Make an entrance
“The number-one, top most important item is the exterior,” says Scott McGillivray, host of HGTV’s Income Property, who has teamed up with low-commission brokerage Owners.com. “If we can’t get people through the door, it’s hard to make them make a purchase.” He recommends upgrading your front door so it’s clean, secure, and has matching hardware with the house numbers. Start with these tricks for boosting curb appeal.
Tuck away photos
When buyers are walking through a home, they’re trying to envision themselves living there—hard to do when they’re surrounded by the framed faces of someone else’s family. “Remove any type of family photos, anything overly personal in the home, because you want to make it appeal to the largest demographic possible,” says Laura Bonucchi, director of interior design for Designed to SELL Homes, LLC. Click here to find out what your home says about your personality.
Make your color palette more neutral
Beige isn’t the only choice for neutrals—go for gray too to keep you home looking clean and appealing. “You’re looking to appeal to 90 percent of the people 90 percent of the time,” says McGillivray. “The majority of people should feel comfortable in the space—not excited, not upset.” If you do want a pop of color, use it as an accent in pillows, paintings, and other items, he says. Try these foolproof tricks to create a color scheme.
Keep your style cohesive
While you don’t have to stick to one particular style—in fact, most people describe themselves as eclectic—try to avoid staunch differences between the designs of each room and go for a more cohesive look, says Bonucchi.
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Cater to your location
While traditional, modern, and eclectic can all look appealing, try to set your décor up to match buyers’ expectations. A transitional look tends to work well in urban or suburban settings, says McGillivray, but you might also want to line your design up with a style specific to the area. “If you’re selling a chalet in the mountains, don’t set up in an industrial setting—it’s going to be more country,” he says. “Be in tune with where the home is and what design taste for that is.”
Clean out your closets
iStock/IP Galanternik D.U.
“When buyers are walking through the house, they’re going to be opening closets and looking in storage areas,” says Bonucchi. “It can be overwhelming for a buyer to step into a space that’s visually very cluttered.” Store excess items—especially kids’ toys—in your basement, as long as there’s enough room that you’re not just creating a new problem in that area, she says. Otherwise, box up your clutter and leave it in a storage unit. Want to sell that clutter? Here are tips for a successful yard sale.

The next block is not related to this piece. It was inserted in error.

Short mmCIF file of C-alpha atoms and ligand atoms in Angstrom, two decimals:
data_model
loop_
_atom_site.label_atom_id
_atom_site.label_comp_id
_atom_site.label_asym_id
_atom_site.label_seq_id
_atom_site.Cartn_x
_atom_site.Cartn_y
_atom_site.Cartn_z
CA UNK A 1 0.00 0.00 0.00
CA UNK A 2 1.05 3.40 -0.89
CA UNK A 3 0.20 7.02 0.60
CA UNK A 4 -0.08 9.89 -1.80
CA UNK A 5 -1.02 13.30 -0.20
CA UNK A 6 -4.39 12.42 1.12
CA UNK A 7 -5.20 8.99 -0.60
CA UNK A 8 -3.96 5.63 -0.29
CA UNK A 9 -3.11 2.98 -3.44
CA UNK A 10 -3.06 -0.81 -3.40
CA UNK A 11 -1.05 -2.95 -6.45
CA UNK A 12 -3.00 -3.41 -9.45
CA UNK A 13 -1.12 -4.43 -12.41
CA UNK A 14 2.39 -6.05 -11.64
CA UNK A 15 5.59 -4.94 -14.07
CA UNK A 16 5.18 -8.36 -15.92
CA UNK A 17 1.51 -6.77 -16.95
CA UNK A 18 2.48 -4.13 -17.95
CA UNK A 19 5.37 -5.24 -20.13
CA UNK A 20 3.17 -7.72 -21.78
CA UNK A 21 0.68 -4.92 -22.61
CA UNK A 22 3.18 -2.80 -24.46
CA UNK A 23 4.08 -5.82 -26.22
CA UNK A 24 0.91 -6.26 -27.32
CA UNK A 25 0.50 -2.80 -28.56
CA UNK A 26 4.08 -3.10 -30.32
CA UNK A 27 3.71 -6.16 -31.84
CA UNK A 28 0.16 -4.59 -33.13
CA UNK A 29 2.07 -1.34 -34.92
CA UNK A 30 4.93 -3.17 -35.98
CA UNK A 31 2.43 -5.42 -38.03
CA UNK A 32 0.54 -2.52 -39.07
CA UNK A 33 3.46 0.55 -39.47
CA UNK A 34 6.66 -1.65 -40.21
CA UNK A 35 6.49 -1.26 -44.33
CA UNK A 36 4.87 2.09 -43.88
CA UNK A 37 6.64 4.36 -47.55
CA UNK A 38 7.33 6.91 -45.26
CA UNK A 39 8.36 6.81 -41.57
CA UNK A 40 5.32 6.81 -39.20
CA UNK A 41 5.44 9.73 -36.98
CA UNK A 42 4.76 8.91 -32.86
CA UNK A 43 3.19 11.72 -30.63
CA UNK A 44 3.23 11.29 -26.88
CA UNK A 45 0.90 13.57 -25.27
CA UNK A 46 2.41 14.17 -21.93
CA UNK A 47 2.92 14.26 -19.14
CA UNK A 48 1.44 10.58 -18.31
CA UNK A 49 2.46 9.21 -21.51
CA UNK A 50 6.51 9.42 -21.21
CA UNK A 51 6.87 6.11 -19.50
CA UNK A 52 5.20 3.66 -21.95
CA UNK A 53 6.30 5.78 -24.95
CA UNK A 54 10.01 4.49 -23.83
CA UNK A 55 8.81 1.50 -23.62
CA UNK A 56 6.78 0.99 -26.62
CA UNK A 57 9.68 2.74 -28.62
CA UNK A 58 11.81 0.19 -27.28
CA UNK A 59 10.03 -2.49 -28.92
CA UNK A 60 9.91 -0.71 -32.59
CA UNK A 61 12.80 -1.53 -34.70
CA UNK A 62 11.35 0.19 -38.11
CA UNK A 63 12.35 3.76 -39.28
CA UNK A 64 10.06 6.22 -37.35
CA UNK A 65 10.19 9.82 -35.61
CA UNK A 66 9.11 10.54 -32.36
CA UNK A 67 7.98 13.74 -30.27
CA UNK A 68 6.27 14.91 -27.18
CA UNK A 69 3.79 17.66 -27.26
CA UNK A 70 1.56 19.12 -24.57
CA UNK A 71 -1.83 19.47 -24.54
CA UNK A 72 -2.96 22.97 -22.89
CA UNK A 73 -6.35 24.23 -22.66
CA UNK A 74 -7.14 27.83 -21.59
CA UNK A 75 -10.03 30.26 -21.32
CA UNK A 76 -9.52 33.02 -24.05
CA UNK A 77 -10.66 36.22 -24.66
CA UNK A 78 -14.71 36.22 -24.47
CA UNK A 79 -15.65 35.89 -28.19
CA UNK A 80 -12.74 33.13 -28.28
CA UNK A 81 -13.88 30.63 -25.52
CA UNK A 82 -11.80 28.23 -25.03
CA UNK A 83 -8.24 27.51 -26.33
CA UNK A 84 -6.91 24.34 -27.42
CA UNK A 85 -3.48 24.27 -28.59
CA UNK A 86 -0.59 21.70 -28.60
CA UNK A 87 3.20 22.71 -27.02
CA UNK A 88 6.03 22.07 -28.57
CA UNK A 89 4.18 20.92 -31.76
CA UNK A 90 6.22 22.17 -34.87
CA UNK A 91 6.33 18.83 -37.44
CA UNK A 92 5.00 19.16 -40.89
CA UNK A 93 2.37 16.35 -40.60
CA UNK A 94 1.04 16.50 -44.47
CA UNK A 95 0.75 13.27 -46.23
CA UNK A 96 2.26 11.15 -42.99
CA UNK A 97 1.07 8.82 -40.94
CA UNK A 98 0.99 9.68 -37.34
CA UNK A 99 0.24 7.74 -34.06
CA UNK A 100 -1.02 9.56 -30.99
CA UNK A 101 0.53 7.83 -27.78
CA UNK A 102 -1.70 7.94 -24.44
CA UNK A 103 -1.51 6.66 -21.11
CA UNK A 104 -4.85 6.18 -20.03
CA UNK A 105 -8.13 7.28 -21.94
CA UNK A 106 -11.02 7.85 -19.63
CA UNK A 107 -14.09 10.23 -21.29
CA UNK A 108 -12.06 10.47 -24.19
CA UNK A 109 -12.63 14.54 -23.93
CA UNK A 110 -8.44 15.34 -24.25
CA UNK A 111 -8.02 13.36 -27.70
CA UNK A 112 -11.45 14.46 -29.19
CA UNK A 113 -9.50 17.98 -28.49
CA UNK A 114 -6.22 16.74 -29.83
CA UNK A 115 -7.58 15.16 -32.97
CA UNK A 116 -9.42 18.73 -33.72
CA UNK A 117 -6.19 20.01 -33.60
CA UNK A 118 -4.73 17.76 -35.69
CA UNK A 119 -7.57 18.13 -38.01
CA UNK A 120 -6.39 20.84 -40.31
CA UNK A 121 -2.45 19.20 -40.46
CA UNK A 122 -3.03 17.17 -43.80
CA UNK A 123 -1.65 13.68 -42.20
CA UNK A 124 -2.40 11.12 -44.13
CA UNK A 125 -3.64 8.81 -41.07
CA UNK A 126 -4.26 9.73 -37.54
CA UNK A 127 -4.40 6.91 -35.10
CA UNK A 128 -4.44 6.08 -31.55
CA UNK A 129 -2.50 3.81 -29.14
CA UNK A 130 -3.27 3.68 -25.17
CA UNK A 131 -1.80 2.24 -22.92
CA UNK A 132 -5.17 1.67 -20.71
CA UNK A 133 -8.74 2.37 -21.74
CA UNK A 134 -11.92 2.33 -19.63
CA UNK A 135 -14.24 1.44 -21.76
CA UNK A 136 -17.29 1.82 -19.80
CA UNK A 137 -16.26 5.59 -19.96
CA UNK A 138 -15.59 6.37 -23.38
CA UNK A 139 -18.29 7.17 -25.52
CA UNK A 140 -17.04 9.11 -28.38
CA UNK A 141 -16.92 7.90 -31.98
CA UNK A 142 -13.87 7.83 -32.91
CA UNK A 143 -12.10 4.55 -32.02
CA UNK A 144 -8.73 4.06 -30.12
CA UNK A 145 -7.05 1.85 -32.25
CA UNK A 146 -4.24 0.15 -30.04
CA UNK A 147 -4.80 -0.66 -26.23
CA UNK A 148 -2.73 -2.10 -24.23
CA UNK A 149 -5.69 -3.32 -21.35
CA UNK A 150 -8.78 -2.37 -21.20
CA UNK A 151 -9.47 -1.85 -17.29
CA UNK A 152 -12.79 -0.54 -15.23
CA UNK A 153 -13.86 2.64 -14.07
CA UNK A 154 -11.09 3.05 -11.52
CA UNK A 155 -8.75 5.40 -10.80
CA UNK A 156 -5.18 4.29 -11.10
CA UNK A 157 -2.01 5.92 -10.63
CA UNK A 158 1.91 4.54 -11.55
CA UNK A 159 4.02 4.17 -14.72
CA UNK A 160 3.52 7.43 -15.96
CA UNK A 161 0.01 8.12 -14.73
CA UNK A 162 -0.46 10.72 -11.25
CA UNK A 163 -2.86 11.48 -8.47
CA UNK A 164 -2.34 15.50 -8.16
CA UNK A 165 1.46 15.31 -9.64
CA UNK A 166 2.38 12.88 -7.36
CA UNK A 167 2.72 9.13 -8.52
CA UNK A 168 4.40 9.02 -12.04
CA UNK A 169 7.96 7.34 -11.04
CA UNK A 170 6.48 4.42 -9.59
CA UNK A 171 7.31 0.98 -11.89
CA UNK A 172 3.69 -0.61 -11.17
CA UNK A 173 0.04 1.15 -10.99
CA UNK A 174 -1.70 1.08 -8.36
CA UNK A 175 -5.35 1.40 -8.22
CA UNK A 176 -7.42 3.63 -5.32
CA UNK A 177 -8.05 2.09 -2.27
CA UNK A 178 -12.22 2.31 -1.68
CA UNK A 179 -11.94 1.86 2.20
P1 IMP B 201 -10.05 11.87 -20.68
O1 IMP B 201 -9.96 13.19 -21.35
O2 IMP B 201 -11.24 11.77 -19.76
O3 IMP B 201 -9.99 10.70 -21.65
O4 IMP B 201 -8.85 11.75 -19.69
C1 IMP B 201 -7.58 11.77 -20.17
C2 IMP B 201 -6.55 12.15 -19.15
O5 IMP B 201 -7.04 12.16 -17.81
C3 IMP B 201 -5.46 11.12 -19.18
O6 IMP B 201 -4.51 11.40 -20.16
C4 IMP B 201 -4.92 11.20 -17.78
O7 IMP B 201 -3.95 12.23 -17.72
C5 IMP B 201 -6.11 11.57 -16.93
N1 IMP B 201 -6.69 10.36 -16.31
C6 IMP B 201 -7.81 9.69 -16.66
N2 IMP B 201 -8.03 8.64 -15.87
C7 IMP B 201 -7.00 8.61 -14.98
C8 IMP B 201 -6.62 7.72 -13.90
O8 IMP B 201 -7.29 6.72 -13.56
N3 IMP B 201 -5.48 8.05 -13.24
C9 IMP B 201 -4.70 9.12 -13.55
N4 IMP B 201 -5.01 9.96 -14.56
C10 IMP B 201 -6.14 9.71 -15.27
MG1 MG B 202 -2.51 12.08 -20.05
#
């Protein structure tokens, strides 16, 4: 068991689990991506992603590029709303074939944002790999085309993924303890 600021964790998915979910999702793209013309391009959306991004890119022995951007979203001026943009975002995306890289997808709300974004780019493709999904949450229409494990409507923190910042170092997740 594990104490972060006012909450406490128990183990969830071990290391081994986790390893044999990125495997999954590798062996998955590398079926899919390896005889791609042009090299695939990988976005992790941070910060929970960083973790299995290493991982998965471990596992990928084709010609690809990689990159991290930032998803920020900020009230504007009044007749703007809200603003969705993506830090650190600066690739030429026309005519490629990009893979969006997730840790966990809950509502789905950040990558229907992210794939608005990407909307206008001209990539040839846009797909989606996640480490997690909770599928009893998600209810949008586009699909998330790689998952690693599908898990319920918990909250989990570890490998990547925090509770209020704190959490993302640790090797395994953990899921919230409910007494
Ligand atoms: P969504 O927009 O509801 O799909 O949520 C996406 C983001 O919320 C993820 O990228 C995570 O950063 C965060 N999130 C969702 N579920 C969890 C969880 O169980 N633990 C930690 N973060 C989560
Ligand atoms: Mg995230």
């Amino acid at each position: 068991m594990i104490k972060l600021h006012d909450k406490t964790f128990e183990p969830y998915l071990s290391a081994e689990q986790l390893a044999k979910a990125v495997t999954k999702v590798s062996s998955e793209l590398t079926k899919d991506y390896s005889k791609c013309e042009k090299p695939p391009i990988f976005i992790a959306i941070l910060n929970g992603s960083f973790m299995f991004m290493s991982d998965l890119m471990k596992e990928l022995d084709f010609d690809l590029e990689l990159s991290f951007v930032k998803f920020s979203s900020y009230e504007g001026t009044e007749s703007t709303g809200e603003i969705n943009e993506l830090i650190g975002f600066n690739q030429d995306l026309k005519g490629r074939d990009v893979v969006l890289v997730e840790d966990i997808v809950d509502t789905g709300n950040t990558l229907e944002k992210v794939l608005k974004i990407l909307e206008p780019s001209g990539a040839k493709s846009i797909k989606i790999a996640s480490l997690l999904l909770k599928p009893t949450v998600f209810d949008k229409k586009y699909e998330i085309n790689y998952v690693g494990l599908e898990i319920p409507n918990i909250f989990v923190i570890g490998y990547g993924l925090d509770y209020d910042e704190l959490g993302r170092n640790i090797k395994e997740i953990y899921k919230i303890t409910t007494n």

Get your flow
Set your home up with a good traffic flow so potential buyers don’t get stuck in dead ends. Make sure appliance and cabinet doors don’t block each other, doorways are clear, and your furniture doesn’t require visitors to zigzag through the room. “It’s nice to be able to walk all the way around and not get to the end and turn around,” says McGillivray.
Cut down on furniture
“If you’ve been living there for a long time, a home can be overcluttered with furniture, which detracts from how big the home appears,” says Bonucchi. By removing a few pieces of unnecessary furniture such as corner chairs in the living room, you can open up the space and make it look larger, she says.
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Consider renting pieces
Make sure bright or outdated furniture doesn’t detract from the beauty of the home itself. If you’re afraid your current collection of sofas and chairs could turn off buyers, try renting some pieces when showing your home. “Instead of your eyes going to the sofa that has super bright colors, you’re noticing the house and the views and the room,” says Bonucchi.
Let there be light
“Lighting is simple but makes a huge impact,” says McGillivray. “Some people really miss the opportunity to highlight a space.” The more light the better, he says. He recommends having lighting to fit a few different moods in each room. For instance, a kitchen might have general lighting on the ceiling, task light under cabinets, and sconces for mood lighting near the eating area, and leave all of them on when showing your home.
Update outdated light fixtures
“Updating a light fixture doesn’t have to be a fortune,” says McGillivray. “Pot lights can be expensive, but switching out a light fixture and maintaining the current placement is best.” If your main lighting in the room comes from a single bulb, replace it with a chandelier, using the same wiring so you don’t have to bring in an electrician, he says. Having those eight or so bulbs instead of one will make a huge impact. Plus, don't miss these simple upgrades that make your home look expensive.
Finish any projects
The last thing you want buyers to think about is all the work they’ll have to put into a home if they move in. If there’s a hook falling off the wall or a cabinet hinge that won’t shut right, now is the time to repair it. “Anything the potential buyer comes and says, ‘I’ll have to fix that when I move in,’ go ahead and take care of that so it’s not something they’ll have to think about,” says Bonucchi. Check out these cheap and easy ways to fix your home's wear and tear.
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